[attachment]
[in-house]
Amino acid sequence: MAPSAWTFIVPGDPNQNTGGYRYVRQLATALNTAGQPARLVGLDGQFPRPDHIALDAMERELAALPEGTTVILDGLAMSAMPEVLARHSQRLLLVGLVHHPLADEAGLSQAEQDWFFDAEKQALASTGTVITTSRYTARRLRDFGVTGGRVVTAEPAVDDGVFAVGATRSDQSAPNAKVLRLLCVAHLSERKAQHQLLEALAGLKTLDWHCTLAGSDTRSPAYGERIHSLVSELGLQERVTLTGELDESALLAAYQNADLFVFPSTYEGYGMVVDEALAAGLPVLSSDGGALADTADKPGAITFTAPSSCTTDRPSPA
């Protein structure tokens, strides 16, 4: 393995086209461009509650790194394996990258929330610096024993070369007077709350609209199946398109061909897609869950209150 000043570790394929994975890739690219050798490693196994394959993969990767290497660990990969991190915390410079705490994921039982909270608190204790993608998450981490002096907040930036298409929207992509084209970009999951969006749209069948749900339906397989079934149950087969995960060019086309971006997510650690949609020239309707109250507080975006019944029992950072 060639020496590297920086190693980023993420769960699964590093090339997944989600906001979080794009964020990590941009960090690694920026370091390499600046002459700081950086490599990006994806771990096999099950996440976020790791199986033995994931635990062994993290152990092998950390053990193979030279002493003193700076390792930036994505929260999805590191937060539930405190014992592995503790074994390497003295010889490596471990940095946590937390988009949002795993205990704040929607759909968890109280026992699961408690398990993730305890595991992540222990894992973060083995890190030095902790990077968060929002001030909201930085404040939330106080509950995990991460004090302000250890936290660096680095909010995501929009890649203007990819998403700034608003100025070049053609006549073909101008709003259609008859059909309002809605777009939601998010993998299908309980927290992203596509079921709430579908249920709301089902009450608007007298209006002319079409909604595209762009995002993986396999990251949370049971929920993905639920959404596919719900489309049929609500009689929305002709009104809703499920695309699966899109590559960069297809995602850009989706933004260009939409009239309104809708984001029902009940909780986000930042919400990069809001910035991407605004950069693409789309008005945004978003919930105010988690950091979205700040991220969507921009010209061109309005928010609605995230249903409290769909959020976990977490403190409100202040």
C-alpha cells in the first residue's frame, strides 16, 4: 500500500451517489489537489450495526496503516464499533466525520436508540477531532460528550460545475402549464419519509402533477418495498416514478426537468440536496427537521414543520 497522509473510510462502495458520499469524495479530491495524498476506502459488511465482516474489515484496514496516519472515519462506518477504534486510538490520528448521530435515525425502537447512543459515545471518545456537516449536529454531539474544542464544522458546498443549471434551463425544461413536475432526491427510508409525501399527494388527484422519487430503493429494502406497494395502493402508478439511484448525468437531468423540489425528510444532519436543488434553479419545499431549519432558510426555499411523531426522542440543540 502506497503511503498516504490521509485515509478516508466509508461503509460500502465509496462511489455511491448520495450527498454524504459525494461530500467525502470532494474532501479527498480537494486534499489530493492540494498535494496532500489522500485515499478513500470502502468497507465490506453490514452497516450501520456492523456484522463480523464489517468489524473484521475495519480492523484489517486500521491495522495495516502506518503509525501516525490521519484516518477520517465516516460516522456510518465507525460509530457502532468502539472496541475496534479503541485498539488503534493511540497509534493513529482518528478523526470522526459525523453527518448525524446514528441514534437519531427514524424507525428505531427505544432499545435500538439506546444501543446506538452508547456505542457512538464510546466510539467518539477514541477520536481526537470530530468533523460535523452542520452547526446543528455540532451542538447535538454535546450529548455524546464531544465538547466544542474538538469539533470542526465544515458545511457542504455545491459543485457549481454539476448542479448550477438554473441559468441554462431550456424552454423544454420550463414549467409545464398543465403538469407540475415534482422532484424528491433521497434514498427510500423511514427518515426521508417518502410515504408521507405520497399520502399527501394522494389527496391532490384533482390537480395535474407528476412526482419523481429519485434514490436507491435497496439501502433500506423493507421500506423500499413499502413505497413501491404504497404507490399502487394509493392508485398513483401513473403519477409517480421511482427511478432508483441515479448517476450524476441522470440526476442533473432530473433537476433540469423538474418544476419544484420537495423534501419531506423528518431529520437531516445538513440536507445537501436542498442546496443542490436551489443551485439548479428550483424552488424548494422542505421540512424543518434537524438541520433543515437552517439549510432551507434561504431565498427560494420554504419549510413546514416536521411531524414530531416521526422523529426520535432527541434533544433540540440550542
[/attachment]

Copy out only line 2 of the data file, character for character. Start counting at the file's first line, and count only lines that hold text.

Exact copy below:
Amino acid sequence: MAPSAWTFIVPGDPNQNTGGYRYVRQLATALNTAGQPARLVGLDGQFPRPDHIALDAMERELAALPEGTTVILDGLAMSAMPEVLARHSQRLLLVGLVHHPLADEAGLSQAEQDWFFDAEKQALASTGTVITTSRYTARRLRDFGVTGGRVVTAEPAVDDGVFAVGATRSDQSAPNAKVLRLLCVAHLSERKAQHQLLEALAGLKTLDWHCTLAGSDTRSPAYGERIHSLVSELGLQERVTLTGELDESALLAAYQNADLFVFPSTYEGYGMVVDEALAAGLPVLSSDGGALADTADKPGAITFTAPSSCTTDRPSPA